Quiroga to Monforte de Lemos: Well-marked up to Pobra do Brollon. The marked path will take you along the right side of the river until you come to a bridge. We couldn't tell if there was a waymark or mojon pointing into town because of a large pulperia stand at the intersection. It's not hard to find the middle of town and the Guardia Civil, though, and you can find the mojon that takes you out of town. The water-logged portion before Monforte has not been re-routed, but wasn't too terrible as we'd been enjoying dry weather. Odd thing about Monforte: we did not follow the waymarked path all the way through town to the Puente Romano, but ran across yellow arrows near the 15th-century gate leading people up toward the parador and away from the Roman bridge. Rather odd.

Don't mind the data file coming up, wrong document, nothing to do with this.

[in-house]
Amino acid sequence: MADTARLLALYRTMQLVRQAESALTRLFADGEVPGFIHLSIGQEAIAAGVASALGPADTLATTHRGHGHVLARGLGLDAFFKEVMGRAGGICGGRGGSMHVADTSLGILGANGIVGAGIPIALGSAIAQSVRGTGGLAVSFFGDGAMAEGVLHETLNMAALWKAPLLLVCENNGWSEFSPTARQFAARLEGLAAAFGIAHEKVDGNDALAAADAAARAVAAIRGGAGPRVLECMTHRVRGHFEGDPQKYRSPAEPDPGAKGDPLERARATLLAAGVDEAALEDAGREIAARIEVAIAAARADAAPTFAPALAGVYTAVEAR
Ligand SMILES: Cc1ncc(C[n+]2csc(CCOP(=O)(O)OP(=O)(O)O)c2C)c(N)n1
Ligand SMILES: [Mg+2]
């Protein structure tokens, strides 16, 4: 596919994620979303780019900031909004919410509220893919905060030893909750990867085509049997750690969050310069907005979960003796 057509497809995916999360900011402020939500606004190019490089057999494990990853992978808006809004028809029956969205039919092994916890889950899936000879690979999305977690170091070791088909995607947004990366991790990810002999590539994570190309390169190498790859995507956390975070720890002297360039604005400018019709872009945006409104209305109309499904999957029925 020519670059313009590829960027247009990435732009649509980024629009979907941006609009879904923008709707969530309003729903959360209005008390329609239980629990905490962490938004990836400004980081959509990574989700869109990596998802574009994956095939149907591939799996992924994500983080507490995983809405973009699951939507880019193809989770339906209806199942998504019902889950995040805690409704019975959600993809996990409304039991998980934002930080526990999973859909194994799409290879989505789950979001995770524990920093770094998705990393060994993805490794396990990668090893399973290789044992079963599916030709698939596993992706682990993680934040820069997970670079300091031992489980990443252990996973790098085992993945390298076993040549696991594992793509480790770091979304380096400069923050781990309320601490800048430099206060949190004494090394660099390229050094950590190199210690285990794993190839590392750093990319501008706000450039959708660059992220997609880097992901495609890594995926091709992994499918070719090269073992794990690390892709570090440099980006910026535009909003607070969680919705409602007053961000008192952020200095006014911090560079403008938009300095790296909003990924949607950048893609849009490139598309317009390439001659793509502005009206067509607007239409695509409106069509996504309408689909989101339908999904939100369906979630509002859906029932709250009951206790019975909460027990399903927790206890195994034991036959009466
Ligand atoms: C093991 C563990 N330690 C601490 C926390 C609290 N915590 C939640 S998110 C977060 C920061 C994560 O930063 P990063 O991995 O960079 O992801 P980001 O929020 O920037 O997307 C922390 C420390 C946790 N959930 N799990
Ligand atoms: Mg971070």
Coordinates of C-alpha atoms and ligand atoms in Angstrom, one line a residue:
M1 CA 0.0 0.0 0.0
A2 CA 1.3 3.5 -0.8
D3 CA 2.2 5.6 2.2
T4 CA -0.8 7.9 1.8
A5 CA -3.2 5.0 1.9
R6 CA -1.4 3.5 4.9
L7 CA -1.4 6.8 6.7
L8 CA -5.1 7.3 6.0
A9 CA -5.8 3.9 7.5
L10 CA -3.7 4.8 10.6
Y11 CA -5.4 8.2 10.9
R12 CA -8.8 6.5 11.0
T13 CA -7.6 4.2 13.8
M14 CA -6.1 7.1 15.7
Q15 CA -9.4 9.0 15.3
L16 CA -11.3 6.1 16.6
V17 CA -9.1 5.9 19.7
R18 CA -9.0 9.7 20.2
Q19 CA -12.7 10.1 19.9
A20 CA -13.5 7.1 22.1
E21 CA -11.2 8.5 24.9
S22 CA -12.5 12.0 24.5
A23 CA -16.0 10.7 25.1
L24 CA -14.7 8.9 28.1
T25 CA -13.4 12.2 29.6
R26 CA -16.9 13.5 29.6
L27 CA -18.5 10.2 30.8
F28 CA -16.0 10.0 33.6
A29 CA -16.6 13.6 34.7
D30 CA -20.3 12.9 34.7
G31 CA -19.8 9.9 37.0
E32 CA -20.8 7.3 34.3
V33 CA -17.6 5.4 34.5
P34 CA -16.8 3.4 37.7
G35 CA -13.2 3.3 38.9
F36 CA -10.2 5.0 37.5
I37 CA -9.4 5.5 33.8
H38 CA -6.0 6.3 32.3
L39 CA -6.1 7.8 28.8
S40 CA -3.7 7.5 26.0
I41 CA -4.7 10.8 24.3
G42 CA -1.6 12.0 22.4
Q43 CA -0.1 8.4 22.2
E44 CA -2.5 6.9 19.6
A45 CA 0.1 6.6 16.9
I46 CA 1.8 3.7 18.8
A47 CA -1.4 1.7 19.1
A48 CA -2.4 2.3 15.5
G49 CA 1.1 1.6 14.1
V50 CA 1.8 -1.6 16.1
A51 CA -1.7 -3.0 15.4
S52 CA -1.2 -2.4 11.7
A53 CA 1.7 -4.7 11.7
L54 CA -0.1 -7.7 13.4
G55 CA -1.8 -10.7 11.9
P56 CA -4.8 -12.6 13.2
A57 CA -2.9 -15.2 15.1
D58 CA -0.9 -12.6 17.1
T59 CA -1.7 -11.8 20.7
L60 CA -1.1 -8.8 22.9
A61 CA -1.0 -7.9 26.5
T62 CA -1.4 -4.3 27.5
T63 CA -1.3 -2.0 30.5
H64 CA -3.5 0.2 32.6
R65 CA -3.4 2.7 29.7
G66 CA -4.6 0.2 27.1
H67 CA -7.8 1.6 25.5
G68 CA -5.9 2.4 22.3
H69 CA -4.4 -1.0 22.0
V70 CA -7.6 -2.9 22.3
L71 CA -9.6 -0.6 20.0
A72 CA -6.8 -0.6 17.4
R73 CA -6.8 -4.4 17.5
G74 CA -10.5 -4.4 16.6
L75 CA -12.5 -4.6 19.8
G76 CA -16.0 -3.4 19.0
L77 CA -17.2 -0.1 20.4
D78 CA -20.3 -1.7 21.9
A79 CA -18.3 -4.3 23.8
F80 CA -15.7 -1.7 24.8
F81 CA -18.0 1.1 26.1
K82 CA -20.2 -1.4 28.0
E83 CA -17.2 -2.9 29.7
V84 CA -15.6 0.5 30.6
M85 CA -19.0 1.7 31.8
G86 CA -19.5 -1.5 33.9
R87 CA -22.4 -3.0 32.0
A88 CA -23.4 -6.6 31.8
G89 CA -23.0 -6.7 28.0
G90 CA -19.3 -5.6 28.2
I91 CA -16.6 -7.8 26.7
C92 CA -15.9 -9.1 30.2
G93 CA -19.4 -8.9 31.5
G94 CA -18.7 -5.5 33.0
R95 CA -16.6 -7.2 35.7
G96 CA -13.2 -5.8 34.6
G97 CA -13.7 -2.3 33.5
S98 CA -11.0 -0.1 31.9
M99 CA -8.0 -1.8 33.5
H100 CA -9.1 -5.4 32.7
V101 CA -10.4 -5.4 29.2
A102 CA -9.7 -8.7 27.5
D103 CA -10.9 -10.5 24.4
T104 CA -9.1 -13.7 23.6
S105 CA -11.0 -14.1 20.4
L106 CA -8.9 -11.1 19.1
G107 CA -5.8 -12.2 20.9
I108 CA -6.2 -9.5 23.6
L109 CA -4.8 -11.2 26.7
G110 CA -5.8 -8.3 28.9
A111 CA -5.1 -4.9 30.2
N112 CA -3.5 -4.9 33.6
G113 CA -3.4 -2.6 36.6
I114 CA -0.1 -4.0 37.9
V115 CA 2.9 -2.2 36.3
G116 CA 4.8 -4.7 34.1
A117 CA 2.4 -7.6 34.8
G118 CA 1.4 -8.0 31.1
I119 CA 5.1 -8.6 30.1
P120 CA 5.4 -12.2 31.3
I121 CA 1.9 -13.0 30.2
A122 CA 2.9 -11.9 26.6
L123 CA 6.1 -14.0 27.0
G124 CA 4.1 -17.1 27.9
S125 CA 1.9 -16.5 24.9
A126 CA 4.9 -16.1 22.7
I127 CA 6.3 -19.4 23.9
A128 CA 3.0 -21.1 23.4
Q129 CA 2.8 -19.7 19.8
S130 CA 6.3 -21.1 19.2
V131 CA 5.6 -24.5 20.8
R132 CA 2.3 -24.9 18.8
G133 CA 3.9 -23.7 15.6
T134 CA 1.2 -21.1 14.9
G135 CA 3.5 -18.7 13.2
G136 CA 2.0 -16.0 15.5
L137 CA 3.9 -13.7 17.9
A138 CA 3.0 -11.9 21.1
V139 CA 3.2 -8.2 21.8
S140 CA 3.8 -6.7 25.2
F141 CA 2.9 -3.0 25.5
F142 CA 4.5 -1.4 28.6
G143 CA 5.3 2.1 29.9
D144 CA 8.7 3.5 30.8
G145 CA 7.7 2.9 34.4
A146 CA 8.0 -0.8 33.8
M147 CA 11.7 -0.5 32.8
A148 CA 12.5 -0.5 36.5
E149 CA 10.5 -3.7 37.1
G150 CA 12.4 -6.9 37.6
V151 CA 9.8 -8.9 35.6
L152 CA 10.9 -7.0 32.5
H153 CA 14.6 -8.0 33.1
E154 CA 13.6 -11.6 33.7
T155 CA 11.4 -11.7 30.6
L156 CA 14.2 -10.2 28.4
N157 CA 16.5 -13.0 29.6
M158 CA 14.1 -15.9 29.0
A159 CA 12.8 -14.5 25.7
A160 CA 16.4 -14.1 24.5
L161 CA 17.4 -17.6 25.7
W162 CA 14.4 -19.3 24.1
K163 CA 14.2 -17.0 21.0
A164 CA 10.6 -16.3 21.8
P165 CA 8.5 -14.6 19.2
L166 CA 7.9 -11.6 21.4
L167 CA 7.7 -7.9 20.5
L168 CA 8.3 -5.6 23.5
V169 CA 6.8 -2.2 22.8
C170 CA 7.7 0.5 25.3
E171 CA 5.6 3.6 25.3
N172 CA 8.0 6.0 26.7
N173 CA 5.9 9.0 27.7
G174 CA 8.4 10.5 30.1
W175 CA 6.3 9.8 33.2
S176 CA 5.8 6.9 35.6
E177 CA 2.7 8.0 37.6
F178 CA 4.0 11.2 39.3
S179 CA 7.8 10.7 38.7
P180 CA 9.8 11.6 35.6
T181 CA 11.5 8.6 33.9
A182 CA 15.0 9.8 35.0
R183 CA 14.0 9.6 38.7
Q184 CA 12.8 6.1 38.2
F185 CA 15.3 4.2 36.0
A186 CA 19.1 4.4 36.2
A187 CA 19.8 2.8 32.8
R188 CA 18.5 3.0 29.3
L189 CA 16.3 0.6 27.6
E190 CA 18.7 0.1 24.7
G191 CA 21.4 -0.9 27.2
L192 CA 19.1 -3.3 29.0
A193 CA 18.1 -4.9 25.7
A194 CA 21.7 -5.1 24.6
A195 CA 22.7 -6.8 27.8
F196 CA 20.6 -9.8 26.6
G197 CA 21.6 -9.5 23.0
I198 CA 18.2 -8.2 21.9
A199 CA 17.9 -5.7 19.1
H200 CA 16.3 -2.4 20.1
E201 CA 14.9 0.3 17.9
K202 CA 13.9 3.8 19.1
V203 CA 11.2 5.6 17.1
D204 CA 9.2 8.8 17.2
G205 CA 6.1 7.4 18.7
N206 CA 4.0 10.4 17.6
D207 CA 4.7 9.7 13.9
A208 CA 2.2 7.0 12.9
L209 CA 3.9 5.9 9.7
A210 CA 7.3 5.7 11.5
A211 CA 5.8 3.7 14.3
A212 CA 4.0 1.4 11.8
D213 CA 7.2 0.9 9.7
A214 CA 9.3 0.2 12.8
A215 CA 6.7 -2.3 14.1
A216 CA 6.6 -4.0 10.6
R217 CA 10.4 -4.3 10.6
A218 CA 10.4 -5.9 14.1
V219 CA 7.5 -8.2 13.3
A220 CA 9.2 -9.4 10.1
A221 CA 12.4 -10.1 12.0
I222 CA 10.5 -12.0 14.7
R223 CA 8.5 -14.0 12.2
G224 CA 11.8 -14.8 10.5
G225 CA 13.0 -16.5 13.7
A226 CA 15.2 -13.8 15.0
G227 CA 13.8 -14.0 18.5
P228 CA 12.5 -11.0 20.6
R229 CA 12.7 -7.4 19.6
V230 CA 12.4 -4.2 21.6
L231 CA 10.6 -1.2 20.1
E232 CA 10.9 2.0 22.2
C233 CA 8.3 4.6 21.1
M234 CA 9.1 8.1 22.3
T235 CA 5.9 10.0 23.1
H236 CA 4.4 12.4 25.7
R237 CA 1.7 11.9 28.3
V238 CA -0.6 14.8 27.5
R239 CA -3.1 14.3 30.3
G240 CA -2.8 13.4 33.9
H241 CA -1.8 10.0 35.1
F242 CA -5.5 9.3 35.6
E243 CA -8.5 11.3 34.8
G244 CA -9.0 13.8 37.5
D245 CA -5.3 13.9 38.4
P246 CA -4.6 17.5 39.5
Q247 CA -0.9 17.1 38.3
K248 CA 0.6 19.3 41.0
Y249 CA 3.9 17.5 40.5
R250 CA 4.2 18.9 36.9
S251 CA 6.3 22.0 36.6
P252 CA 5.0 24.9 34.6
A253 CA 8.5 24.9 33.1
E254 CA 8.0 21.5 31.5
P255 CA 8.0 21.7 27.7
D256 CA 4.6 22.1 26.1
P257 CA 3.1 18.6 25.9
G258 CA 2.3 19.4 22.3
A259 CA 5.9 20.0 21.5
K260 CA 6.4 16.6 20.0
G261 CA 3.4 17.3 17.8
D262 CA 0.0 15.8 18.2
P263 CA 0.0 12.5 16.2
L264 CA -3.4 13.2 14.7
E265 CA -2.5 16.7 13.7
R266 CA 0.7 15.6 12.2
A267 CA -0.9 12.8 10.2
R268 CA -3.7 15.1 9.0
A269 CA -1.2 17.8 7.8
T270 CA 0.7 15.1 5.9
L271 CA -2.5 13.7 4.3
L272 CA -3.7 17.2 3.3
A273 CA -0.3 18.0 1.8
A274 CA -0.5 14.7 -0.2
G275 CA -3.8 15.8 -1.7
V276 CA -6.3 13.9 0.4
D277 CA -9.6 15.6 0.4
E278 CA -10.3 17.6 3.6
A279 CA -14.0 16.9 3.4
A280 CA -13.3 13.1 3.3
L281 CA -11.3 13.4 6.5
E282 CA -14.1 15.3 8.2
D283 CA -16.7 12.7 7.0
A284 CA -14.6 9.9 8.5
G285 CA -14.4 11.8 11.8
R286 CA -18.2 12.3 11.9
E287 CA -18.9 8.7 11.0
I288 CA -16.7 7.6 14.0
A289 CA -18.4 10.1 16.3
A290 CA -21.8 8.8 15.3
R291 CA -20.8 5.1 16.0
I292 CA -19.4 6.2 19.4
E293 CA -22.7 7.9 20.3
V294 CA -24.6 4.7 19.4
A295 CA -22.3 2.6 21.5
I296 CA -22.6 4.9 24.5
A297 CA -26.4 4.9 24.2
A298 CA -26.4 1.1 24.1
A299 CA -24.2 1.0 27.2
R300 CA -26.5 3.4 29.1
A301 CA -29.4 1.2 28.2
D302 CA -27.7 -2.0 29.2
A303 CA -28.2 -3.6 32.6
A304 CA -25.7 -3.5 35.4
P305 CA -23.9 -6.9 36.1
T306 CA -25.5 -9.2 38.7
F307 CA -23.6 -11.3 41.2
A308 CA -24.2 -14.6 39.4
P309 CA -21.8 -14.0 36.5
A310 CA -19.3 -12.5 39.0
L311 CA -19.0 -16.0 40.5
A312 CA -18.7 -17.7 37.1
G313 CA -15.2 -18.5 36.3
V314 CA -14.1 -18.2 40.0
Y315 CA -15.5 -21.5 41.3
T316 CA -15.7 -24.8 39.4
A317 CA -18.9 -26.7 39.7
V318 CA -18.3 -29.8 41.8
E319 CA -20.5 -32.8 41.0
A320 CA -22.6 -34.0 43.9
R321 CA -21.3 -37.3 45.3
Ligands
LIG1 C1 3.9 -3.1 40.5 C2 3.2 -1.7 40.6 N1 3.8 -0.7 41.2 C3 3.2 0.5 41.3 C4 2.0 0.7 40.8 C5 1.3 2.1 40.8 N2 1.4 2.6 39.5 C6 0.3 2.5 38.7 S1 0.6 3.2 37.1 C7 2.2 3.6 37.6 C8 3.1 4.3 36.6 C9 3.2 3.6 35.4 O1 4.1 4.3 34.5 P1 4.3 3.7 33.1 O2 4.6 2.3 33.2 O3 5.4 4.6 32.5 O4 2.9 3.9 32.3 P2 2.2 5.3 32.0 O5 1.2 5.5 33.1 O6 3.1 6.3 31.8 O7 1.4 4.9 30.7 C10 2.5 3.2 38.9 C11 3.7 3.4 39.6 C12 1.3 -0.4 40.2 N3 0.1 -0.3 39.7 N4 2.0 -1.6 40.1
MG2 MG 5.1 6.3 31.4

Monforte to Chantada: Leaving Monforte is tricky, made all the more difficult by the stages and booths of the local festival still filling the old town square. It's not too hard to get on the Rua Abeledos; if you overshoot the left turn onto the side streets, just turn left when you reach the highway on the edge of town, and you'll soon see the roundabout which now has a statue of St. James the Pilgrim walking toward A Vide. The Diomondi church is currently undergoing exterior restoration and is covered in scaffolding, but you can still see the famous cows on the side door. The marina bar in Belesar is closed on Mondays. Spanish pilgrims reported another bar open on the opposite side of the river if you take the road rather than the marked trail up the hill. Be warned: at the end of a long, hot day, the waymarked "steep ascent" the guide mentions is an understatement. People with heart conditions should definitely be warned to take the road. Chantada is a delight. There is a new LavaXpres laundromat in the block behind the Hostal Yoel, and close by the Hotel Mogay. We also ate in a great little pizzeria called Bohemia off the northwest corner of the Plaza Sta. Ana, which is the way by which you leave town in the morning. They specialized in pizza, but had a conventional Spanish menu, too. The pizza, made with local ingredients, was FANTASTIC.